Rashid Davis didn’t know his school was going to get a mention in the State of the Union address.
The principal of Brooklyn, N.Y.’s Pathways in Technology Early College High School wasn’t even watching President Barack Obama’s speech. He was spending the evening of Feb. 12 working on a presentation when Obama hailed P-TECH. Then Davis’ phone began ringing, and it didn’t stop for several hours.
The first call came from Stanley Litow, a vice president with IBM and a partner in the 2-year-old P-TECH. The public-private collaboration offers high school students a ninth- to 14th-grade education — in hopes of providing the groundwork for an advanced college degree or the workplace.
For Davis, the State of the Union reference underscored the need to make sure America’s schools prepare all graduates for the future. “It sounded like a great acknowledgement, but it is a challenge,” Davis said in an interview Wednesday.
This week, that challenge took Davis to Boise, where he is meeting with business leaders interested in replicating the P-TECH model in Idaho.
The J.A. and Kathryn Albertson has offered $5 million in startup money for a charter school that, like P-TECH, would partner with private industry and a university. On Wednesday, the foundation met with prospective bidders. Letters of intent are due March 8, and final proposals are due April 5.
The idea behind the P-TECH partnership is to design a curriculum based on the job skills a company such as IBM needs, and based on the degree programs the university partner can provide. P-TECH offers two postsecondary focuses: computer information systems and electromechanical engineering technology. “We’re really just working backwards, from an H.R. perspective,” Davis said.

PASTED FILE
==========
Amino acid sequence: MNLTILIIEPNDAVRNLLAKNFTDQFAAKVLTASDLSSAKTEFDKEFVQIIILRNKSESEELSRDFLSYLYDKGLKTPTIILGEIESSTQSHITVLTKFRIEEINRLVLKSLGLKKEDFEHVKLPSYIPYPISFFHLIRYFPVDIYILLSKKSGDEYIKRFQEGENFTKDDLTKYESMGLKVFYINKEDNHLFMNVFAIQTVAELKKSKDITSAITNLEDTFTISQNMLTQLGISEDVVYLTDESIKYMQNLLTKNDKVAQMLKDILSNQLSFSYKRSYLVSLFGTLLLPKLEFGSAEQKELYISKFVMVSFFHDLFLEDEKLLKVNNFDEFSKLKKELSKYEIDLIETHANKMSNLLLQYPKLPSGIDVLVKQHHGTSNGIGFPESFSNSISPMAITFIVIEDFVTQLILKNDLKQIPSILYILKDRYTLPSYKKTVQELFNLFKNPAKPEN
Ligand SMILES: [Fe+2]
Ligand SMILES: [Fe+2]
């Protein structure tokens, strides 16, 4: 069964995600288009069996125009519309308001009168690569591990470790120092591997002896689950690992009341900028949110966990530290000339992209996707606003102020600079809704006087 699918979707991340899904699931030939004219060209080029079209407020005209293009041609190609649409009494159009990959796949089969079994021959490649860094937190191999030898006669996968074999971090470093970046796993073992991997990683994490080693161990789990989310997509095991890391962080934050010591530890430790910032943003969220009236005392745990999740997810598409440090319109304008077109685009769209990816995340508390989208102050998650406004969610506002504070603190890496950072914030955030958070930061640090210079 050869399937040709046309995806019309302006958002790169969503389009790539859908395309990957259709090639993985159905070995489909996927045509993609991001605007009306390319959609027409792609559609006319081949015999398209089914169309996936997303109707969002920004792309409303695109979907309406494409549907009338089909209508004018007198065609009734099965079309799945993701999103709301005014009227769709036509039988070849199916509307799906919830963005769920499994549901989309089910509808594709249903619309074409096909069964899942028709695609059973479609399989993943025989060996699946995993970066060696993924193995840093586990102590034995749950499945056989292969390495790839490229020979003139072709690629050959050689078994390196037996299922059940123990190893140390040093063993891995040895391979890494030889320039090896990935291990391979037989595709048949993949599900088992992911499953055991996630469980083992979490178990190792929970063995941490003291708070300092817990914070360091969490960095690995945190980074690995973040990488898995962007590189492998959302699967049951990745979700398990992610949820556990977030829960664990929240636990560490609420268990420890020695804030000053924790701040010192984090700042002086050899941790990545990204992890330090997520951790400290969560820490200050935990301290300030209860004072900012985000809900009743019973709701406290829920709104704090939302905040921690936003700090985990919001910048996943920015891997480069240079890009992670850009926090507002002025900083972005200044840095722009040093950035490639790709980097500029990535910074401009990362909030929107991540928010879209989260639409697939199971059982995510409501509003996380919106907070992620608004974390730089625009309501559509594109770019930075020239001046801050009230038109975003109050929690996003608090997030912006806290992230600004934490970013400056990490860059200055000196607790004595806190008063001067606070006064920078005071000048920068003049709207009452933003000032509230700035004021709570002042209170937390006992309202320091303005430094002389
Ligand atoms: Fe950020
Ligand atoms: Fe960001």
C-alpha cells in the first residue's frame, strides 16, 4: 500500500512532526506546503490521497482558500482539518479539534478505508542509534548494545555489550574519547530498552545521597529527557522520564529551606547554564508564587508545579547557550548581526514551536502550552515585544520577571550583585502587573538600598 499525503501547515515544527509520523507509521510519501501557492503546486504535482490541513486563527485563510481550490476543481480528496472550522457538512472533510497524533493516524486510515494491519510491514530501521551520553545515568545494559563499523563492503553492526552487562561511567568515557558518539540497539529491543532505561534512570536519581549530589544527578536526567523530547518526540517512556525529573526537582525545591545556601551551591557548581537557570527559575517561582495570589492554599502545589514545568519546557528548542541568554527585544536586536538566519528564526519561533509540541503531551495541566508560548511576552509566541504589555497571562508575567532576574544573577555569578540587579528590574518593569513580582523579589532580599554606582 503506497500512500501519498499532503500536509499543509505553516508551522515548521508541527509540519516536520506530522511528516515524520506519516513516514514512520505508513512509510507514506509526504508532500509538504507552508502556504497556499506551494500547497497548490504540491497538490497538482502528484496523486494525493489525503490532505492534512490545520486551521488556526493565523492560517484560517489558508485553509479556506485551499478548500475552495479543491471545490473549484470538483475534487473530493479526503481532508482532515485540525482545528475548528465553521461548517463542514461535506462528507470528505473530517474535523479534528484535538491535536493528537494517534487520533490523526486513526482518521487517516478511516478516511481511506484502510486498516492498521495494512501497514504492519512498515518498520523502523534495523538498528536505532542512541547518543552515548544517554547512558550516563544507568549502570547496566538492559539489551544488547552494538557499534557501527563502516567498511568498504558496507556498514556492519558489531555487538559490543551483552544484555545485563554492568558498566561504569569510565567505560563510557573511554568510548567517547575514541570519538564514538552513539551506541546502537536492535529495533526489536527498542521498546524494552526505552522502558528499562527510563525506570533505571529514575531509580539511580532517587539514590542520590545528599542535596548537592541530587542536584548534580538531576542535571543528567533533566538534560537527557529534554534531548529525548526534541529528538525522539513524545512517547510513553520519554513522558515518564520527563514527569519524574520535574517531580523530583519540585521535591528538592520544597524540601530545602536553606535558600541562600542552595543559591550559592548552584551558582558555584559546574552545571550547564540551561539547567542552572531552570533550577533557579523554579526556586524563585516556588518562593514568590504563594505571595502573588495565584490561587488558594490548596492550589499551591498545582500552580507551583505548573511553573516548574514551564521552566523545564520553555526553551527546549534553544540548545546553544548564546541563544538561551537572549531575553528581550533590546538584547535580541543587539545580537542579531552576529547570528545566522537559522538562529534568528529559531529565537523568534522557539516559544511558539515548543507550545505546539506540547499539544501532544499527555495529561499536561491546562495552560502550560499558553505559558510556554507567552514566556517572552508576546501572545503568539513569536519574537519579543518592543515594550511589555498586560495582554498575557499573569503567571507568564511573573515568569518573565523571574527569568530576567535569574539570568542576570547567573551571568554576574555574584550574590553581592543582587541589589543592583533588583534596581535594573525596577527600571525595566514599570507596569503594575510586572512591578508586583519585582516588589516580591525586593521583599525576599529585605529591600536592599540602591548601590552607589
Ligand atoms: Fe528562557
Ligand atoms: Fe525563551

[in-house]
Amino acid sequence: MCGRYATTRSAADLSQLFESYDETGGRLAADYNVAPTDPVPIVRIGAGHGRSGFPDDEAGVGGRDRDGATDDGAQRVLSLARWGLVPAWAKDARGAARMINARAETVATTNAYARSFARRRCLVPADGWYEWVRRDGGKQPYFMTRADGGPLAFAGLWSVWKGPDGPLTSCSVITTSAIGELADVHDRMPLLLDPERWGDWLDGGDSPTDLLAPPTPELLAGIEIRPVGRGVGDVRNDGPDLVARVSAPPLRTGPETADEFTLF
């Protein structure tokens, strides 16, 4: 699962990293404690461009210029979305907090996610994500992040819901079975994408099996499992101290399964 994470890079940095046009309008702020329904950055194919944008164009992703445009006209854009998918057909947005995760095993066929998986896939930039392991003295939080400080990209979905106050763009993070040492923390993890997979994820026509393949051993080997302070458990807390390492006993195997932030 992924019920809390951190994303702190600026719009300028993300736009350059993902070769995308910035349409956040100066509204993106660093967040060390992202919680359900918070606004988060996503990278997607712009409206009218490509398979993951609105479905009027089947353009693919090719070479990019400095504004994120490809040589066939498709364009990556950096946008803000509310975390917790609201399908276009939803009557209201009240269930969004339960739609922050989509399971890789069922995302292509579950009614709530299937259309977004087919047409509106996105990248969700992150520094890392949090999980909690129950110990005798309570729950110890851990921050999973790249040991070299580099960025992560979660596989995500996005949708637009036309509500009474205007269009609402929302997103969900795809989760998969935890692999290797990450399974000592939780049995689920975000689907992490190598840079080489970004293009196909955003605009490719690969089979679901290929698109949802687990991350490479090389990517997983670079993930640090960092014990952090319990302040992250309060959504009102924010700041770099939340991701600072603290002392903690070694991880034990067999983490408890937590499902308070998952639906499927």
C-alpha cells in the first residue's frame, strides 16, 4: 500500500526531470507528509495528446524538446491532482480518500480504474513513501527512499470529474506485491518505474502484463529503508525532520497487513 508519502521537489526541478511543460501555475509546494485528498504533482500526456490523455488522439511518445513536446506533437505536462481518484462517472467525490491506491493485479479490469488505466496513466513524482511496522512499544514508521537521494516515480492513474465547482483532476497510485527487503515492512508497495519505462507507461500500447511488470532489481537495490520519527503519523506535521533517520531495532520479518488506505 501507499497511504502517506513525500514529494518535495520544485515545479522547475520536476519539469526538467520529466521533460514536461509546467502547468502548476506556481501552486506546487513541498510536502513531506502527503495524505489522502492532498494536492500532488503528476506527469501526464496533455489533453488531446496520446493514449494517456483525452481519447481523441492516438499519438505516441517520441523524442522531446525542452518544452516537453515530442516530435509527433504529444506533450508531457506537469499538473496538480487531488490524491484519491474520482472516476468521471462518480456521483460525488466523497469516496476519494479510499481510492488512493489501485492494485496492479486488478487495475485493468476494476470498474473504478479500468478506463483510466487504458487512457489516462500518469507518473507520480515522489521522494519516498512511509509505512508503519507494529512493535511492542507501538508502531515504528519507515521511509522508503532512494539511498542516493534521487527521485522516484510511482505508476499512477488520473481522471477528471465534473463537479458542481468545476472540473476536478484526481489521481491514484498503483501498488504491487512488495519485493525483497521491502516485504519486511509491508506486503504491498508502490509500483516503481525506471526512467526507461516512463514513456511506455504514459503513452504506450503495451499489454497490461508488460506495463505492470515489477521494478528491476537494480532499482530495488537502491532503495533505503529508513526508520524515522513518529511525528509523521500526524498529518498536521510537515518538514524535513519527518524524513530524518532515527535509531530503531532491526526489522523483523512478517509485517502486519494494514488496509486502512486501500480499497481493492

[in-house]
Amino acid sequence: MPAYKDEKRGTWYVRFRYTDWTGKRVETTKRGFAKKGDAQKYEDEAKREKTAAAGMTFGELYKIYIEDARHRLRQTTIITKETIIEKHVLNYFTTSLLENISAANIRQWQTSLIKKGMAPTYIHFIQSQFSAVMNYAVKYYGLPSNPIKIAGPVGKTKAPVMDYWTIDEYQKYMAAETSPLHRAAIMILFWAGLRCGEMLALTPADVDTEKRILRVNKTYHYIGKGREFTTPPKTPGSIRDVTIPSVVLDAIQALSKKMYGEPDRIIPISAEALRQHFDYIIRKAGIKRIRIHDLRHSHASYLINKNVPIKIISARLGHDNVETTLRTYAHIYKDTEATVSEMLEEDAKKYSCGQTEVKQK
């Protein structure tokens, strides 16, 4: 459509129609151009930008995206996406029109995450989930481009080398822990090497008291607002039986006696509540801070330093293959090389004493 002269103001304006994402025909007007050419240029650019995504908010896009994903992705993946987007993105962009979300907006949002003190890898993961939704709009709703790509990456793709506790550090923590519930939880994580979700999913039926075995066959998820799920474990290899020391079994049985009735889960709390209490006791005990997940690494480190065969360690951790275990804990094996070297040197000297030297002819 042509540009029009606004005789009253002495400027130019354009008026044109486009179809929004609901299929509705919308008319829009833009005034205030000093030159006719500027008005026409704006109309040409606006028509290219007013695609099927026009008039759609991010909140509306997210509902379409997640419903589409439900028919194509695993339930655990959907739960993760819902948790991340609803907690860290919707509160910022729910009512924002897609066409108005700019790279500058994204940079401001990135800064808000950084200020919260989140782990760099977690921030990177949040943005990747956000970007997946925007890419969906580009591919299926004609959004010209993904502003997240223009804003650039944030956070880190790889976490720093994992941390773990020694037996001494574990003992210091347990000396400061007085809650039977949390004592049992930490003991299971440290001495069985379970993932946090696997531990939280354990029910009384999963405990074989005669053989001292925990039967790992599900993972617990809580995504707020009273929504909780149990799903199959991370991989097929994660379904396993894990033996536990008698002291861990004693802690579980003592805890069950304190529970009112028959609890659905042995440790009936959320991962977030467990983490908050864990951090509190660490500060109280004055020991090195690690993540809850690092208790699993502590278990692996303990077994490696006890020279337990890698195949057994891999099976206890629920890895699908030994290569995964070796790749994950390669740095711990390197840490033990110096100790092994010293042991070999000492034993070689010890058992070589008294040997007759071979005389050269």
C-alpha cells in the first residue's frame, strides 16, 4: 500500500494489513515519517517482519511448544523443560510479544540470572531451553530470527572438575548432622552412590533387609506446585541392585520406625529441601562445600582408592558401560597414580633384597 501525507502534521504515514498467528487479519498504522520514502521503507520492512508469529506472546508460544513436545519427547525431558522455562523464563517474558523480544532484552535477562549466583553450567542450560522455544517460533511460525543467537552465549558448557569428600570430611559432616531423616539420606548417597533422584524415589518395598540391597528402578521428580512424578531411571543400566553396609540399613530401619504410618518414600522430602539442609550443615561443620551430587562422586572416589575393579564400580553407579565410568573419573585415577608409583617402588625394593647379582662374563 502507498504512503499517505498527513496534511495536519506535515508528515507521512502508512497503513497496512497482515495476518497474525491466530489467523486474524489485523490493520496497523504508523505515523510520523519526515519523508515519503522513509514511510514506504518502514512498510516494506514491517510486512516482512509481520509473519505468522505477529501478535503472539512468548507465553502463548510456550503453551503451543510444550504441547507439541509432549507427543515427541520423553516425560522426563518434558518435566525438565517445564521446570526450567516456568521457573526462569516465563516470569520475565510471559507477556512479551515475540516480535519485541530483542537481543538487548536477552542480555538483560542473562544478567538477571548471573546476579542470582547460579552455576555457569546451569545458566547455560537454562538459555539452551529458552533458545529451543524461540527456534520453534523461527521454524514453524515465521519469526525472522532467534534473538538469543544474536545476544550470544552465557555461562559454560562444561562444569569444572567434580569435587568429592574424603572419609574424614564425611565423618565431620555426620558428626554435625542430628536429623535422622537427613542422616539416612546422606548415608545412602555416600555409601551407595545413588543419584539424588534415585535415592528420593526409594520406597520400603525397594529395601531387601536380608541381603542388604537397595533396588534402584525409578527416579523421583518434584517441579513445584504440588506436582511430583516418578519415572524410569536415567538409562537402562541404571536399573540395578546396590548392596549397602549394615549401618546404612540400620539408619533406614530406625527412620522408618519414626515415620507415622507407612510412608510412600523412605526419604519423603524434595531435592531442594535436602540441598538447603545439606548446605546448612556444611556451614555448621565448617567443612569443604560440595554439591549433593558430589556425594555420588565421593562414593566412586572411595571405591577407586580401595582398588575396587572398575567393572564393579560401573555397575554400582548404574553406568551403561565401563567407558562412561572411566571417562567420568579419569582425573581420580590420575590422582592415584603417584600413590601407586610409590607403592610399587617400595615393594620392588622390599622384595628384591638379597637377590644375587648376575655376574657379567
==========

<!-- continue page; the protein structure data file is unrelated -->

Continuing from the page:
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But that also requires rethinking the school day — and trying to make the best use of time.
When P-TECH opened in the fall of 2011, 43 percent of the school’s 104 ninth-graders were below grade level. The school added 80,000 instruction minutes that year, eschewing social studies and science courses for math and English — to give students better math and language skills for science courses down the road.
This fall, 103 students returned for their second year, and 62 are on a college track, Davis said.
P-TECH enrollment is open, and that’s not an accident. While company internships tend to go to the best and brightest students, America also needs more students in the STEM fields: science, technology, engineering and mathematics.
Some school officials are reluctant, Davis said. “As educators, we’re always skeptical. We’re skeptical until we see results.”
But Davis has gotten some traction in political circles. Iowa’s lieutenant governor came to Brooklyn for a P-TECH tour. A delegation from Oregon also came for a look. And on Tuesday, New York Gov. Andrew Cuomo said he would propose funding an additional 10 schools, in urban and rural areas statewide, employing the P-TECH model.
The P-TECH model can translate to rural New York state and rural Idaho, Davis said. Idaho’s work force issues are familiar — the need to better prepare graduates for high-tech jobs. And Idaho is in an enviable position, since it boasts one of the nation’s top high school graduation rates.
The question, though, is what a high school diploma means, and how that syncs with workplace realities. And that has long been an unresolved question in the education debate.
Said Davis, “It’s time we stop talking about it.”
Disclosure: The J.A. and Kathryn Albertson Foundation funds Idaho Education News.